Fokussiert - stock.adobe.com
Employers claim to prioritise diversity, employees remain dubious
Young tech employees claim diversity initiatives aren’t working, despite more than half of employers claiming to focus on the issue
Younger tech workers don’t believe diversity initiatives are working, according to research by Wiley Edge.
The training provider found that 10% of people aged 18 to 24 working in tech claim any efforts their employers are making to improve diversity are not working, and 12% said it is not a priority where they work.
But 53% of employers claimed they are actively working to increase the diversity profile of their technology teams.
Becs Roycroft, senior director of global emerging talent at Wiley Edge, said: “These findings highlight the importance of not only implementing anti-bias recruitment tactics, but also ensuring that these tactics are communicated to existing employees.
“Doing so can make a big difference to the way that young people perceive their employer and provide them with the reassurance they might need that improving diversity is genuinely a priority for them.”
While ongoing efforts are being made by industry, government and education providers to address the lack of diversity in the technology sector, there are still diversity gaps. BCS figures from 2020 found that women made up 17% of tech workers, 8% of IT specialists were of Indian ethnicity, 2% were from a black, African, Caribbean or black British background, and 2% from Pakistani or Bangladeshi backgrounds.
When it comes to the reasons for this lack of diversity, many point towards a lack of inclusive culture as a barrier to attracting and retaining diverse talent for the tech sector.
Read more about inclusion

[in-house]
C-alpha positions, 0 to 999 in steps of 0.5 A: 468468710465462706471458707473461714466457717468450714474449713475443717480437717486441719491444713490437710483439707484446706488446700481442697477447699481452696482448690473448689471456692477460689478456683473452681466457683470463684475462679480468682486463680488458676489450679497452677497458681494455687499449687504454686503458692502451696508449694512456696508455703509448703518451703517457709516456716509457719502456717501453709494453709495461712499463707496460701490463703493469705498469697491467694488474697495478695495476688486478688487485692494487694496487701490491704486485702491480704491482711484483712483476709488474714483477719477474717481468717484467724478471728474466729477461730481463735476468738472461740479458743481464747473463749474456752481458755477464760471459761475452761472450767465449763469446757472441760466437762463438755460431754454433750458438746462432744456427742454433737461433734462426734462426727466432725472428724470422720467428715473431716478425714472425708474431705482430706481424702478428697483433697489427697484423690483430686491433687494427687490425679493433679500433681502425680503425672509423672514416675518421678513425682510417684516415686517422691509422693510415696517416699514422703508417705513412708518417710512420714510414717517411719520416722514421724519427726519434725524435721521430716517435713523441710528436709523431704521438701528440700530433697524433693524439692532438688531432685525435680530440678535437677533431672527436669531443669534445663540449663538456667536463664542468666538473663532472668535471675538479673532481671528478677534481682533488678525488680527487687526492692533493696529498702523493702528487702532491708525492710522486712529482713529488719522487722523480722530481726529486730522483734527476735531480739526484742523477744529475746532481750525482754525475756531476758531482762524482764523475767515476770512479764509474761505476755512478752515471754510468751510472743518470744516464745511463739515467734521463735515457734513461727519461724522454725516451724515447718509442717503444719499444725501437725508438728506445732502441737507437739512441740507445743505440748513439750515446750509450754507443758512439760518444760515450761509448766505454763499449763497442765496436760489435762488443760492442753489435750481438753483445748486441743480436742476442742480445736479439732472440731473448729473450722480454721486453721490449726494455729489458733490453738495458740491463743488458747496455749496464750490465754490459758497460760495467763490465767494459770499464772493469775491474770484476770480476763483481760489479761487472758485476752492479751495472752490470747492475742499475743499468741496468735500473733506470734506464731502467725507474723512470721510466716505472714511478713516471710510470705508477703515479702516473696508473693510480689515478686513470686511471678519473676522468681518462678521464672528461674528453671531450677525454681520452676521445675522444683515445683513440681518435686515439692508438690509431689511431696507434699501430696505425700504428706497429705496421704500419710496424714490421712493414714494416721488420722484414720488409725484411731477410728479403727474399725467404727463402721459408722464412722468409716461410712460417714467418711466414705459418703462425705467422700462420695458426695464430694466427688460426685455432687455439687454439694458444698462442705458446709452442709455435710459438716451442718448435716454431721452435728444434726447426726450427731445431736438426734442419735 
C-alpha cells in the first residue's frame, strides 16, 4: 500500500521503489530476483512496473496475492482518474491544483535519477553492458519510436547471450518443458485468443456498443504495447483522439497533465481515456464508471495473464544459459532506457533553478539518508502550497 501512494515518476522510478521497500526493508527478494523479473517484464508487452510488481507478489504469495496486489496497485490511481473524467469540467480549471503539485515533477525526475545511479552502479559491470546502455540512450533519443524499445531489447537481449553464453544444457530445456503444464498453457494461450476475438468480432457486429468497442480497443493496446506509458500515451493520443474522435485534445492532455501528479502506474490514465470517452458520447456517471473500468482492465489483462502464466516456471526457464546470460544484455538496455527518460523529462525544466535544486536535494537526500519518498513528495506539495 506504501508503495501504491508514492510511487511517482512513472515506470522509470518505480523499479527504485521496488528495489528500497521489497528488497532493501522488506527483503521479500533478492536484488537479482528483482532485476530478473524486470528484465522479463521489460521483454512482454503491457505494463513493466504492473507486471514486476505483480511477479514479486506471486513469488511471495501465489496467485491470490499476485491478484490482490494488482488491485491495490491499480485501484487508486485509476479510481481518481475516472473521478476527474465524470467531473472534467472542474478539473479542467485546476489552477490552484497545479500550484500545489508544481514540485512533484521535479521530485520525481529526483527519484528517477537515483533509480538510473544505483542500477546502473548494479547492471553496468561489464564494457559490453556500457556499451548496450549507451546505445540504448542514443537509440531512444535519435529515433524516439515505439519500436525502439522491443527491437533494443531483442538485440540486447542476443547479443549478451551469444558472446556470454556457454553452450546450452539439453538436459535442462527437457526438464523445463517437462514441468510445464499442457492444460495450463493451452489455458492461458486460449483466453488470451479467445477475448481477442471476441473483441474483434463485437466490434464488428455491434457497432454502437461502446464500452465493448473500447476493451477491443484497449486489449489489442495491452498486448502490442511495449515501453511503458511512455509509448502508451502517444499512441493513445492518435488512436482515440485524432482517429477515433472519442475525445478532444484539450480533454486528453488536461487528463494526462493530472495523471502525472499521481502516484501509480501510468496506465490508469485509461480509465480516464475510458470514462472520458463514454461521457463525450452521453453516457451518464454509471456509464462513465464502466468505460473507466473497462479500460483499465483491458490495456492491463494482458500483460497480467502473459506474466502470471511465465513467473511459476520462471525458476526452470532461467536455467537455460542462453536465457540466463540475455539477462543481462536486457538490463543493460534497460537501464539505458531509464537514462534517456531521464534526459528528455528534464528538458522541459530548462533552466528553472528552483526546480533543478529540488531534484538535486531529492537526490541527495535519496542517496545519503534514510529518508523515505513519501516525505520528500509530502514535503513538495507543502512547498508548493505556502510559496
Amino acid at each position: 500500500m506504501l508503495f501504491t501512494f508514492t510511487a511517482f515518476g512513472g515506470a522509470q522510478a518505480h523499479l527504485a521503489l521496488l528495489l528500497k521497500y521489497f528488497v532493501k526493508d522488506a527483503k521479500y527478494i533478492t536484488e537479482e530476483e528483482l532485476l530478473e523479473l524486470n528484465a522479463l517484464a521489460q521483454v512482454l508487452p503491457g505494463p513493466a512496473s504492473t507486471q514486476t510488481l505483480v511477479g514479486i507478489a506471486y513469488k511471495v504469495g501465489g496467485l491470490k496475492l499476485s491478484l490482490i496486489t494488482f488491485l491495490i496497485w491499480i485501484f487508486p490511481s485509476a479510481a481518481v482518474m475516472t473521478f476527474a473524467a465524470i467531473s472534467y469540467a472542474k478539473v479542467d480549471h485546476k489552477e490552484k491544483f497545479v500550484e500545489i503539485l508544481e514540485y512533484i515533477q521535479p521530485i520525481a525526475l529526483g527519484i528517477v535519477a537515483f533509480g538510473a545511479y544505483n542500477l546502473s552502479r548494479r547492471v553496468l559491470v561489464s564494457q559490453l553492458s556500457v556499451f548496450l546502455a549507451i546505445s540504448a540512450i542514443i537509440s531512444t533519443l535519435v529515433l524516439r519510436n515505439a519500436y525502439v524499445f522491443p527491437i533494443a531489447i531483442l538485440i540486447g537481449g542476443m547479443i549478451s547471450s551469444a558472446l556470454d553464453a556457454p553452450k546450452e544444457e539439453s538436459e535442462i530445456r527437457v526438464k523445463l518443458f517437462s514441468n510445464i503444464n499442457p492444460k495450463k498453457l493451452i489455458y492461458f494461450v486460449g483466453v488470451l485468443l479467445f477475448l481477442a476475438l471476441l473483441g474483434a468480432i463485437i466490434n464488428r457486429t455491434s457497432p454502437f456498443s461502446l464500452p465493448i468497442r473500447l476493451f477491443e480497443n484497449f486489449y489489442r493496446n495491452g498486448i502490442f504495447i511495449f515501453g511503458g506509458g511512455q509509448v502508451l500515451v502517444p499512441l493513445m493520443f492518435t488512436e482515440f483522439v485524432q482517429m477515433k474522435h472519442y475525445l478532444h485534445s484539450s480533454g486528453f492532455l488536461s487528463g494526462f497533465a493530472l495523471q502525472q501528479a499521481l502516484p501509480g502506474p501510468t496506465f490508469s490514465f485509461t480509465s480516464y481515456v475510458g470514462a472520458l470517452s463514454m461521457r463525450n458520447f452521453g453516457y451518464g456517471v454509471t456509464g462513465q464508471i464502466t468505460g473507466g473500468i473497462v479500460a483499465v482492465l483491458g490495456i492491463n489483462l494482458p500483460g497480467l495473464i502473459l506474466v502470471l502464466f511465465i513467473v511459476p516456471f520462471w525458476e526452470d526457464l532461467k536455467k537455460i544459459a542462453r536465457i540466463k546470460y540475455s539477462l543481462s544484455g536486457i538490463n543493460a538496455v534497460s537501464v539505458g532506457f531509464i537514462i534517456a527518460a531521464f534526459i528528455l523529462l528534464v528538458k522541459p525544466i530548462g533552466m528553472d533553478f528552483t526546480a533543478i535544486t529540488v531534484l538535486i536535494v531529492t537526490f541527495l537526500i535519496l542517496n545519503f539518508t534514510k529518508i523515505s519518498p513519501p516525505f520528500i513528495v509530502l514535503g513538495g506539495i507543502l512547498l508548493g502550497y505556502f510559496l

- Being authentic, finding a support network and talking to strangers in airports were just some of the pieces of advice given at the 2022 Everywoman in Tech Forum
- In a recent government Science and Technology Committee meeting, a number of experts shared their opinions on the current barriers to increasing diversity in STEM, as well as ways the sector can move past them
Some avoid the sector altogether because they don’t see others like them in tech roles or do not consider their skills good enough, and in some cases people already in the industry end up leaving because of a lack of inclusion. Around 10% of tech employers believe their efforts to improve diversity in their teams has worked, and 9% believe their tech teams are already diverse.
The steps firms are taking to advance diversity varies, with 40% saying they have invested in anti-bias training for managers, 88% of which said it led to an improvement in diversity in their tech teams, and 38% requesting diverse candidate lists when hiring.
When it comes to recruitment practices, 39% make an effort to ensure job descriptions are neutral, and 32% anonymise CVs so they don’t know the gender or ethnicity of the person when making a decision.
Just over half of employers say these steps have led to a significant improvement in the diversity of tech teams, and 37% said there have been improvements but more needs to be done.
Previous research by Wiley Edge found that more than half of businesses are struggling to recruit young people from diverse backgrounds, with many young people claiming to have had negative experiences in the industry, in some cases causing them to leave the sector completely.
It was suggested that bad culture in organisations was to blame for young people’s poor experiences, and more needed to be done to address the lack of diversity and inclusive culture in the sector.
Its current research found that just over a third of young people have noticed the efforts made to improve the diversity of tech teams, and 27% said diversity practices are a focus for firms when hiring.